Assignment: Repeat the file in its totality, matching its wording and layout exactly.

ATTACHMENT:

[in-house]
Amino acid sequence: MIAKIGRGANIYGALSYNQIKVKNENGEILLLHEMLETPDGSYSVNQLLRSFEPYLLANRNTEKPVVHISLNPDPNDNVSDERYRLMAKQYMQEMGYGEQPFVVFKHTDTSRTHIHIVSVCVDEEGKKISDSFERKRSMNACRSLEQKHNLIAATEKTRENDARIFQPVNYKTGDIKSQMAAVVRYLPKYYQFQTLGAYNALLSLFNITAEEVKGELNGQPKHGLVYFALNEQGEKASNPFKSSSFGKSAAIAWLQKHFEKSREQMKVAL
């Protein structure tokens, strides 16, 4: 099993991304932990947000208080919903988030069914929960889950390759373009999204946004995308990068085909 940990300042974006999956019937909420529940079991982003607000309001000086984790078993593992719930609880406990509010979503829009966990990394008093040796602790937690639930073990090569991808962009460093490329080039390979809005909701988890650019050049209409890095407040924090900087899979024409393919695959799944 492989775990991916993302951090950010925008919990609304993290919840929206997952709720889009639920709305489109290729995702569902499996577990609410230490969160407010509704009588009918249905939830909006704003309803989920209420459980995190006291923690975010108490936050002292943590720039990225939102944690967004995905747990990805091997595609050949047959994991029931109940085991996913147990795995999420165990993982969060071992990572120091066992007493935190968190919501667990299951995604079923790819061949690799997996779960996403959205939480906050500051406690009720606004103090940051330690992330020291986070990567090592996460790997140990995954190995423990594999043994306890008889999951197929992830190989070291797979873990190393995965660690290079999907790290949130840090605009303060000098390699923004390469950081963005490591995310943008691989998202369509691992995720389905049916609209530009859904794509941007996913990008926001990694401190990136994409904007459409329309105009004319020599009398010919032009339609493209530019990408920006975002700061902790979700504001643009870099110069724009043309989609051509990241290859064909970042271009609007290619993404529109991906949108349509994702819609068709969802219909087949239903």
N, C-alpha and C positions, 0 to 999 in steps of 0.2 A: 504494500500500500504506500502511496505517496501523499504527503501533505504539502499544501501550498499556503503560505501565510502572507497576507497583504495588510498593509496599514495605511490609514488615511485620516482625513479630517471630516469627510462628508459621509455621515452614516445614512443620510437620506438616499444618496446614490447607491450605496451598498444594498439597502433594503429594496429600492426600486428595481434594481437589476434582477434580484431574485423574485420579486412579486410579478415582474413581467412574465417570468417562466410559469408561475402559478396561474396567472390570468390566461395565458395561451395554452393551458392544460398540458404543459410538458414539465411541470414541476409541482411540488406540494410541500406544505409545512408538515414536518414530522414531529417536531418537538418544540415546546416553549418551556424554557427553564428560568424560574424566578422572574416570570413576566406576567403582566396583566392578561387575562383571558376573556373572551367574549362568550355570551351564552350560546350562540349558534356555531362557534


[in-house]
Amino acid sequence: MIAKIGRGANIYGALSYNQIKVKNENGEILLLHEMLETPDGSYSVNQLLRSFEPYLLANRNTEKPVVHISLNPDPNDNVSDERYRLMAKQYMQEMGYGEQPFVVFKHTDTSRTHIHIVSVCVDEEGKKISDSFERKRSMNACRSLEQKHNLIAATEKTRENDARIFQPVNYKTGDIKSQMAAVVRYLPKYYQFQTLGAYNALLSLFNITAEEVKGELNGQPKHGLVYFALNEQGEKASNPFKSSSFGKSAAIAWLQKHFEKSREQMKVAL
């Protein structure tokens, strides 16, 4: 099993991304932990947000208080919903988030069914929960889950390759373009999204946004995308990068085909 940990300042974006999956019937909420529940079991982003607000309001000086984790078993593992719930609880406990509010979503829009966990990394008093040796602790937690639930073990090569991808962009460093490329080039390979809005909701988890650019050049209409890095407040924090900087899979024409393919695959799944 492989775990991916993302951090950010925008919990609304993290919840929206997952709720889009639920709305489109290729995702569902499996577990609410230490969160407010509704009588009918249905939830909006704003309803989920209420459980995190006291923690975010108490936050002292943590720039990225939102944690967004995905747990990805091997595609050949047959994991029931109940085991996913147990795995999420165990993982969060071992990572120091066992007493935190968190919501667990299951995604079923790819061949690799997996779960996403959205939480906050500051406690009720606004103090940051330690992330020291986070990567090592996460790997140990995954190995423990594999043994306890008889999951197929992830190989070291797979873990190393995965660690290079999907790290949130840090605009303060000098390699923004390469950081963005490591995310943008691989998202369509691992995720389905049916609209530009859904794509941007996913990008926001990694401190990136994409904007459409329309105009004319020599009398010919032009339609493209530019990408920006975002700061902790979700504001643009870099110069724009043309989609051509990241290859064909970042271009609007290619993404529109991906949108349509994702819609068709969802219909087949239903």
N, C-alpha and C positions, 0 to 999 in steps of 0.2 A: 504494500500500500504506500502511496505517496501523499504527503501533505504539502499544501501550498499556503503560505501565510502572507497576507497583504495588510498593509496599514495605511490609514488615511485620516482625513479630517471630516469627510462628508459621509455621515452614516445614512443620510437620506438616499444618496446614490447607491450605496451598498444594498439597502433594503429594496429600492426600486428595481434594481437589476434582477434580484431574485423574485420579486412579486410579478415582474413581467412574465417570468417562466410559469408561475402559478396561474396567472390570468390566461395565458395561451395554452393551458392544460398540458404543459410538458414539465411541470414541476409541482411540488406540494410541500406544505409545512408538515414536518414530522414531529417536531418537538418544540415546546416553549418551556424554557427553564428560568424560574424566578422572574416570570413576566406576567403582566396583566392578561387575562383571558376573556373572551367574549362568550355570551351564552350560546350562540349558534356555531362557534